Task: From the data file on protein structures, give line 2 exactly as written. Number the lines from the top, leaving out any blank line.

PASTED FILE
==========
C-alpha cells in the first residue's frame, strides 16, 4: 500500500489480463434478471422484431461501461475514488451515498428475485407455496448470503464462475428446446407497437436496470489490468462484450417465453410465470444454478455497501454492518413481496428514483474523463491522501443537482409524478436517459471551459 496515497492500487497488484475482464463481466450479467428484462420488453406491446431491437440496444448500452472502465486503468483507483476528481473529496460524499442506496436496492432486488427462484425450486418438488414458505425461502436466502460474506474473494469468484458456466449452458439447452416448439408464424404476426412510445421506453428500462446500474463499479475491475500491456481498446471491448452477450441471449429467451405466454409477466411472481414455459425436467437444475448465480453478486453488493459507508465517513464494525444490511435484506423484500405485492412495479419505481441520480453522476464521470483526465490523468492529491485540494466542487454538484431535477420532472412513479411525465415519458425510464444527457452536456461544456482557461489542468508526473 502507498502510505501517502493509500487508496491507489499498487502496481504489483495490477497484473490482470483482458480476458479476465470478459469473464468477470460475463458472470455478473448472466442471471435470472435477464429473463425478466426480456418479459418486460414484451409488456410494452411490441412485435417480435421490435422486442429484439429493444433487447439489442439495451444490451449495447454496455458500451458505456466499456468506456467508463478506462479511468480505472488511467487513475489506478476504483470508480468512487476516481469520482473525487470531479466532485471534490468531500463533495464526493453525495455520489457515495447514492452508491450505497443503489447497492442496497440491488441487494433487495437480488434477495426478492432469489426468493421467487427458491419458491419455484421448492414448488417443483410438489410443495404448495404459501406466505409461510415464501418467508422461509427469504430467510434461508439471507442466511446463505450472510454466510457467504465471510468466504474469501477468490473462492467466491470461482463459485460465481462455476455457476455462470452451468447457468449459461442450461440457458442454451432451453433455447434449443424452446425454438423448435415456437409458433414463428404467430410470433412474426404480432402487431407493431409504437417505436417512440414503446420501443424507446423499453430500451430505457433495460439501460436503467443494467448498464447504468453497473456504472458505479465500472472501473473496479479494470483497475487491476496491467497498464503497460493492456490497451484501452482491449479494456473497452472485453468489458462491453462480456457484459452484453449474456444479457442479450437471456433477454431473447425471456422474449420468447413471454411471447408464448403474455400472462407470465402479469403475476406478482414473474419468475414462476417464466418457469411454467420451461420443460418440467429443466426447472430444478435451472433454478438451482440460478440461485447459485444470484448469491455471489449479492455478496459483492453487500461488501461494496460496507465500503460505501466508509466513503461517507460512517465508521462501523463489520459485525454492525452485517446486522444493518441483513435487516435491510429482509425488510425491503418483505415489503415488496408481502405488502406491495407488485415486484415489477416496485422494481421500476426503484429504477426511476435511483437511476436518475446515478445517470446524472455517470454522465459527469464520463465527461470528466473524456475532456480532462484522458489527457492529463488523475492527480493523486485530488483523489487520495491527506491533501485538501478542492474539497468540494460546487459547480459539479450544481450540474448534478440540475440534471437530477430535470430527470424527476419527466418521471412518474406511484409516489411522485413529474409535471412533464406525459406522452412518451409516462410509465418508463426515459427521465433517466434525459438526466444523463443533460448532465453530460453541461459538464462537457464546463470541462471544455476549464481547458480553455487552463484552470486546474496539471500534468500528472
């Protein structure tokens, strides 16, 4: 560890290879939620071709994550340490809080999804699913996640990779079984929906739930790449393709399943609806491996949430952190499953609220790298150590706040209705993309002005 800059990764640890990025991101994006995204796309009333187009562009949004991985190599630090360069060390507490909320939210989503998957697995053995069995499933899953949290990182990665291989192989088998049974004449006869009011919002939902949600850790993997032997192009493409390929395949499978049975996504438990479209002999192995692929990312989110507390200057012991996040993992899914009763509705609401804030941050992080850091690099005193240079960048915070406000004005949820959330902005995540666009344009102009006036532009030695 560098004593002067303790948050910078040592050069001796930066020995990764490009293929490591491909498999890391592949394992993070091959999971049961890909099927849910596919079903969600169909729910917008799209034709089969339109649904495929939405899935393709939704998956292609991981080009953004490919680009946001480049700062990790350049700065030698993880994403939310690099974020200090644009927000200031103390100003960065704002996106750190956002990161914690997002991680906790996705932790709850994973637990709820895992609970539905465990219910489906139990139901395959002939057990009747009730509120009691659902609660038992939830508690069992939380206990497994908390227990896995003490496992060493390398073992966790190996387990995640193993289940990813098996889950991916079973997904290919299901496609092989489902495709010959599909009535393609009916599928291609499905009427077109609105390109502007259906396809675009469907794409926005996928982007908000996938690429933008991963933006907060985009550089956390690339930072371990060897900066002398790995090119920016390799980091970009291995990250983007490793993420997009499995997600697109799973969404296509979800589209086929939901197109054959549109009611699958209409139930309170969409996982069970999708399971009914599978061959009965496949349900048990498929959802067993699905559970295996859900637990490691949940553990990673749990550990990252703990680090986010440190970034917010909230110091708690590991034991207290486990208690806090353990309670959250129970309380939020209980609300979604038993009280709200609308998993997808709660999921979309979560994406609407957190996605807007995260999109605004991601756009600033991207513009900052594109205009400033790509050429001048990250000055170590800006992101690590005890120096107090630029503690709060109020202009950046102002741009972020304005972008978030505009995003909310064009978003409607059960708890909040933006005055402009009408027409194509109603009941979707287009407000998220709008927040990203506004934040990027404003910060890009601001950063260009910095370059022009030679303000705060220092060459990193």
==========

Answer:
């Protein structure tokens, strides 16, 4: 560890290879939620071709994550340490809080999804699913996640990779079984929906739930790449393709399943609806491996949430952190499953609220790298150590706040209705993309002005 800059990764640890990025991101994006995204796309009333187009562009949004991985190599630090360069060390507490909320939210989503998957697995053995069995499933899953949290990182990665291989192989088998049974004449006869009011919002939902949600850790993997032997192009493409390929395949499978049975996504438990479209002999192995692929990312989110507390200057012991996040993992899914009763509705609401804030941050992080850091690099005193240079960048915070406000004005949820959330902005995540666009344009102009006036532009030695 560098004593002067303790948050910078040592050069001796930066020995990764490009293929490591491909498999890391592949394992993070091959999971049961890909099927849910596919079903969600169909729910917008799209034709089969339109649904495929939405899935393709939704998956292609991981080009953004490919680009946001480049700062990790350049700065030698993880994403939310690099974020200090644009927000200031103390100003960065704002996106750190956002990161914690997002991680906790996705932790709850994973637990709820895992609970539905465990219910489906139990139901395959002939057990009747009730509120009691659902609660038992939830508690069992939380206990497994908390227990896995003490496992060493390398073992966790190996387990995640193993289940990813098996889950991916079973997904290919299901496609092989489902495709010959599909009535393609009916599928291609499905009427077109609105390109502007259906396809675009469907794409926005996928982007908000996938690429933008991963933006907060985009550089956390690339930072371990060897900066002398790995090119920016390799980091970009291995990250983007490793993420997009499995997600697109799973969404296509979800589209086929939901197109054959549109009611699958209409139930309170969409996982069970999708399971009914599978061959009965496949349900048990498929959802067993699905559970295996859900637990490691949940553990990673749990550990990252703990680090986010440190970034917010909230110091708690590991034991207290486990208690806090353990309670959250129970309380939020209980609300979604038993009280709200609308998993997808709660999921979309979560994406609407957190996605807007995260999109605004991601756009600033991207513009900052594109205009400033790509050429001048990250000055170590800006992101690590005890120096107090630029503690709060109020202009950046102002741009972020304005972008978030505009995003909310064009978003409607059960708890909040933006005055402009009408027409194509109603009941979707287009407000998220709008927040990203506004934040990027404003910060890009601001950063260009910095370059022009030679303000705060220092060459990193």